There are no recent rule changes under the federal securities laws or NYSE or NASDAQ listing rules that would require changes to director and officer questionnaires for the 2015 proxy and annual reporting season. However, public companies should review their existing forms of questionnaires to determine whether developments from the past few years are adequately reflected. For example, with respect to the recent changes to compensation committee listing standards, companies should check to see if their questionnaires elicit information regarding any business or personal relationships that an executive officer or a director (at least a compensation committee member) may have with a compensation adviser retained, or proposed to be retained, by management or the compensation committee. In addition, companies may want to include a question concerning the source of compensation committee members’ compensation and whether a compensation committee member is affiliated with the company, any subsidiaries of the company or any affiliate of a subsidiary of the company.

The Iran Threat Reduction and Syria Human Rights Act of 2012 (ITRA) requires any reporting company to disclose in its annual and quarterly reports whether, during the period covered by the subject report, it or any affiliate has knowingly engaged in certain sanctionable activities relating to Iran—ITRA requires disclosure even when the actions did not violate any provision of US law and does not provide any materiality threshold. As a disclosure control, companies may want to include questions on their director and officer questionnaires addressing the sanctionable activities identified by ITRA. Because the directors and officers may be regarded as affiliates, the questions should ask about their activities with respect to Iran, as well as what they know about company activities.

Companies should also consider whether there are regulatory developments outside of the federal securities laws or any new state or foreign law requirements for which inquiries should be added to the director and officer questionnaires for the 2015 proxy and annual reporting season.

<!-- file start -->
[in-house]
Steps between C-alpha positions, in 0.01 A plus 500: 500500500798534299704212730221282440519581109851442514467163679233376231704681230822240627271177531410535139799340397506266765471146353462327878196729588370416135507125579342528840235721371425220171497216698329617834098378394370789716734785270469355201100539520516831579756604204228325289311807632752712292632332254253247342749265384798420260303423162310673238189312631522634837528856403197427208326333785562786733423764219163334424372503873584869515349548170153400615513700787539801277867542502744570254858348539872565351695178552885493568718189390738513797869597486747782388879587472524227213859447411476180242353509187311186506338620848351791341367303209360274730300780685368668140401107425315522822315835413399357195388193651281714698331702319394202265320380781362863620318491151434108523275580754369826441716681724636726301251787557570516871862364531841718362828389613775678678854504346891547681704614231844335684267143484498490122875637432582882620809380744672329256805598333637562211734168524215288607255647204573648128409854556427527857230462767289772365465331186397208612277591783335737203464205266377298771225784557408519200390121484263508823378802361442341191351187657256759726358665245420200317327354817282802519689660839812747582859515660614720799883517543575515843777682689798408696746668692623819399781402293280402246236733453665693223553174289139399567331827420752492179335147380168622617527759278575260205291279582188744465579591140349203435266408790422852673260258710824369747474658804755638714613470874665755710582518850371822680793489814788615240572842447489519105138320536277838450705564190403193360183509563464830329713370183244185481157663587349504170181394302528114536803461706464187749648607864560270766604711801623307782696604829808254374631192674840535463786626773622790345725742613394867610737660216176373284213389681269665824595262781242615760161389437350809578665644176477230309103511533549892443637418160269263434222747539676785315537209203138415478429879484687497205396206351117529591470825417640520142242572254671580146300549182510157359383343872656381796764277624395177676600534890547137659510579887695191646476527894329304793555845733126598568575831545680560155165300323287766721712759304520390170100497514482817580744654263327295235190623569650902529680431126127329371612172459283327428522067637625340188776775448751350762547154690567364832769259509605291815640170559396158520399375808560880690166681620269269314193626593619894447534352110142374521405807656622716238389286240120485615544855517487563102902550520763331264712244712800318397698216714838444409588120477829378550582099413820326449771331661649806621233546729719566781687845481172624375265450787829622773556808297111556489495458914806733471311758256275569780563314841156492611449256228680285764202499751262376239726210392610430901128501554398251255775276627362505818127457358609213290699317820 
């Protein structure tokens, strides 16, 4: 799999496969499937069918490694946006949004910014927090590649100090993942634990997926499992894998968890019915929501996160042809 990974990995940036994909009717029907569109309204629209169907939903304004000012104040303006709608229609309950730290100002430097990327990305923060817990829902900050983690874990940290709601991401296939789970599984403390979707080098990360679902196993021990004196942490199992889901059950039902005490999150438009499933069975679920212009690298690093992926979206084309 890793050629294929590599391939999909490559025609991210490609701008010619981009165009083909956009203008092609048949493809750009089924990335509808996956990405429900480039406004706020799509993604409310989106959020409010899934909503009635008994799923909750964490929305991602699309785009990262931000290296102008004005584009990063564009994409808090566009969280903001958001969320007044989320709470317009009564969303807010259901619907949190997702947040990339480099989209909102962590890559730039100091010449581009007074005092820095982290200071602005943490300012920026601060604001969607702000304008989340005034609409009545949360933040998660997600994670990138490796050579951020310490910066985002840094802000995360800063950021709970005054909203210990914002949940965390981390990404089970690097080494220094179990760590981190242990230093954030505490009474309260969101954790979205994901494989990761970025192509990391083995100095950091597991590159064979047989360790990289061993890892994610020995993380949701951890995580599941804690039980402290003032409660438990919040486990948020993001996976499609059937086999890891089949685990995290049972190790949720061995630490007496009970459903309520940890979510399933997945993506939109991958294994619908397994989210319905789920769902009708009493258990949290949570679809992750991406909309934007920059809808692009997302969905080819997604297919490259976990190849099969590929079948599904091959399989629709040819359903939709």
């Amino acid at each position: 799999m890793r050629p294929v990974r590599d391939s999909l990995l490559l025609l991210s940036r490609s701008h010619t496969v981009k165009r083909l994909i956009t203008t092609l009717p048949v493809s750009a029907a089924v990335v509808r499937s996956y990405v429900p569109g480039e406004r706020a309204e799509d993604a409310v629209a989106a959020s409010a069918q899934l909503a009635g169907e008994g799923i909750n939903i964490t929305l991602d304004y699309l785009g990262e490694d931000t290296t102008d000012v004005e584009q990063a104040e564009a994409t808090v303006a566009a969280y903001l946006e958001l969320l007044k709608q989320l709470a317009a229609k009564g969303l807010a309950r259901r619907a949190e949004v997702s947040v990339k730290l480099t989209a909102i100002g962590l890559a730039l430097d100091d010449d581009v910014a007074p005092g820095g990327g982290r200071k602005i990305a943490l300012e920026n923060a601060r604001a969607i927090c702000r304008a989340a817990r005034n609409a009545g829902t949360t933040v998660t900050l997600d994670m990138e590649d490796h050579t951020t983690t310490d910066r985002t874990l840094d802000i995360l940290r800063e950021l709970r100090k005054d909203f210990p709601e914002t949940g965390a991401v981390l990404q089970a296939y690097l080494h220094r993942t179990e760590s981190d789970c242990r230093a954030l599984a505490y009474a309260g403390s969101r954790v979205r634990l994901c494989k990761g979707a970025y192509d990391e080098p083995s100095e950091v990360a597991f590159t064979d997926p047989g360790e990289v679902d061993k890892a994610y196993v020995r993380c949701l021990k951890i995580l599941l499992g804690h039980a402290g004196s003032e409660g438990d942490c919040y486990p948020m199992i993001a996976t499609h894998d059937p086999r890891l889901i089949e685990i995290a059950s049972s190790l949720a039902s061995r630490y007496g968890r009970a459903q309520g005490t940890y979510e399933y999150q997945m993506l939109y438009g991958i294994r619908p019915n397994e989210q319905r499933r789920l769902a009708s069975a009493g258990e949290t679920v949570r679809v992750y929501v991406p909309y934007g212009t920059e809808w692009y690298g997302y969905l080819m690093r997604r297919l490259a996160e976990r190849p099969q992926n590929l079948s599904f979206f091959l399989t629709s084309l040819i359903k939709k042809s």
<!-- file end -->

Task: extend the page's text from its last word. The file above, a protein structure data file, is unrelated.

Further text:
Proxy Advisory Firm and Investment Adviser Matters

The influence and methods of proxy advisory firms on the proxy process of public companies have received an increasing amount of scrutiny and debate. In 2010, the SEC issued its “Concept Release on the U.S. Proxy System,” soliciting comment on various aspects of the US proxy system, including issues related to proxy advisory firms. In December 2013, the SEC held a roundtable to discuss the current use of proxy advisory firm services by institutional investors and investment advisers.

On June 30, 2014, the SEC’s Division of Investment Management and the Division of Corporation Finance issued a staff legal bulletin on proxy voting responsibilities of investment advisers and the availability of exemptions from the proxy rules for proxy advisory firms (Proxy Voting Legal Bulletin). While investment advisers and proxy advisory firms may need to make internal changes to their policies and procedures based on the Proxy Voting Legal Bulletin in time for the 2015 proxy season, this staff guidance is not likely to have any direct impact on public company interaction with proxy advisory firms such as ISS and Glass Lewis.